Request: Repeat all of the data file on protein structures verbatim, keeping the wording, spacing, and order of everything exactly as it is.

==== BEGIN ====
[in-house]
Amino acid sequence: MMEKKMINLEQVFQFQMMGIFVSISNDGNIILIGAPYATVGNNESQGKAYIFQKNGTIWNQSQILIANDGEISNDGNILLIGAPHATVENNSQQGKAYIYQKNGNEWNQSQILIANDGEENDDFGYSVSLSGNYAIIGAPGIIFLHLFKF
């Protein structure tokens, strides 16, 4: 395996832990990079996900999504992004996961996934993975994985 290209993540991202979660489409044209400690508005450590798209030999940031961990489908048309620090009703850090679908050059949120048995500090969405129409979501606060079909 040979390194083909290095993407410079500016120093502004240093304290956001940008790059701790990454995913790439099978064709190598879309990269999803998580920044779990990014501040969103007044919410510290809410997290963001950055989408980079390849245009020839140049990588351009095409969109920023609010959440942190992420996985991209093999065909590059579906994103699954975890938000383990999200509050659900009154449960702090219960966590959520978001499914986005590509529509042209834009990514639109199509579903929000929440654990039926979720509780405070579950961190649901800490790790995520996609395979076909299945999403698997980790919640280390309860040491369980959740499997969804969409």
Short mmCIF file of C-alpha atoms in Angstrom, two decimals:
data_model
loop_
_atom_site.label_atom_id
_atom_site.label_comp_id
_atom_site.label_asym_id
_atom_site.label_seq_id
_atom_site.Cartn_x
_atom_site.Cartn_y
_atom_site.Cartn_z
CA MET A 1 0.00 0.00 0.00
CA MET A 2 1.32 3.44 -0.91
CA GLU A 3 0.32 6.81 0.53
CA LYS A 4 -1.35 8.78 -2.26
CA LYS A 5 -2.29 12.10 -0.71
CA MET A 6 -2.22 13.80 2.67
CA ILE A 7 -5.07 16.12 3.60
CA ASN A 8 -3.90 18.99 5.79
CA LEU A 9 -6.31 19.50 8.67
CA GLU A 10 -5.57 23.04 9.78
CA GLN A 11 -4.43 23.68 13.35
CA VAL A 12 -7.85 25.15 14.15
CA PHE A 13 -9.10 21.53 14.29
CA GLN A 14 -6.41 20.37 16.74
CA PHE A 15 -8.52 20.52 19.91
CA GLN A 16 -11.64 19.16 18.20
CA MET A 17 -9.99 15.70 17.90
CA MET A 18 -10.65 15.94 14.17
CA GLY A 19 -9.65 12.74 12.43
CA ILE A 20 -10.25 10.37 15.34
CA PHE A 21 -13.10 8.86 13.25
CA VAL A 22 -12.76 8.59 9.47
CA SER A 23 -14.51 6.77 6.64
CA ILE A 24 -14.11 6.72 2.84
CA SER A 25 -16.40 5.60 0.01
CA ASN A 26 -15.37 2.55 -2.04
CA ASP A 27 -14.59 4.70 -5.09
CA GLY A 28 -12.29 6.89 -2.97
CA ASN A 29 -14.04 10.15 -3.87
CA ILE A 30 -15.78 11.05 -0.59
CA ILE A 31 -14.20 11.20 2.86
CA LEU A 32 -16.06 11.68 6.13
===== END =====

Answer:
[in-house]
Amino acid sequence: MMEKKMINLEQVFQFQMMGIFVSISNDGNIILIGAPYATVGNNESQGKAYIFQKNGTIWNQSQILIANDGEISNDGNILLIGAPHATVENNSQQGKAYIYQKNGNEWNQSQILIANDGEENDDFGYSVSLSGNYAIIGAPGIIFLHLFKF
């Protein structure tokens, strides 16, 4: 395996832990990079996900999504992004996961996934993975994985 290209993540991202979660489409044209400690508005450590798209030999940031961990489908048309620090009703850090679908050059949120048995500090969405129409979501606060079909 040979390194083909290095993407410079500016120093502004240093304290956001940008790059701790990454995913790439099978064709190598879309990269999803998580920044779990990014501040969103007044919410510290809410997290963001950055989408980079390849245009020839140049990588351009095409969109920023609010959440942190992420996985991209093999065909590059579906994103699954975890938000383990999200509050659900009154449960702090219960966590959520978001499914986005590509529509042209834009990514639109199509579903929000929440654990039926979720509780405070579950961190649901800490790790995520996609395979076909299945999403698997980790919640280390309860040491369980959740499997969804969409």
Short mmCIF file of C-alpha atoms in Angstrom, two decimals:
data_model
loop_
_atom_site.label_atom_id
_atom_site.label_comp_id
_atom_site.label_asym_id
_atom_site.label_seq_id
_atom_site.Cartn_x
_atom_site.Cartn_y
_atom_site.Cartn_z
CA MET A 1 0.00 0.00 0.00
CA MET A 2 1.32 3.44 -0.91
CA GLU A 3 0.32 6.81 0.53
CA LYS A 4 -1.35 8.78 -2.26
CA LYS A 5 -2.29 12.10 -0.71
CA MET A 6 -2.22 13.80 2.67
CA ILE A 7 -5.07 16.12 3.60
CA ASN A 8 -3.90 18.99 5.79
CA LEU A 9 -6.31 19.50 8.67
CA GLU A 10 -5.57 23.04 9.78
CA GLN A 11 -4.43 23.68 13.35
CA VAL A 12 -7.85 25.15 14.15
CA PHE A 13 -9.10 21.53 14.29
CA GLN A 14 -6.41 20.37 16.74
CA PHE A 15 -8.52 20.52 19.91
CA GLN A 16 -11.64 19.16 18.20
CA MET A 17 -9.99 15.70 17.90
CA MET A 18 -10.65 15.94 14.17
CA GLY A 19 -9.65 12.74 12.43
CA ILE A 20 -10.25 10.37 15.34
CA PHE A 21 -13.10 8.86 13.25
CA VAL A 22 -12.76 8.59 9.47
CA SER A 23 -14.51 6.77 6.64
CA ILE A 24 -14.11 6.72 2.84
CA SER A 25 -16.40 5.60 0.01
CA ASN A 26 -15.37 2.55 -2.04
CA ASP A 27 -14.59 4.70 -5.09
CA GLY A 28 -12.29 6.89 -2.97
CA ASN A 29 -14.04 10.15 -3.87
CA ILE A 30 -15.78 11.05 -0.59
CA ILE A 31 -14.20 11.20 2.86
CA LEU A 32 -16.06 11.68 6.13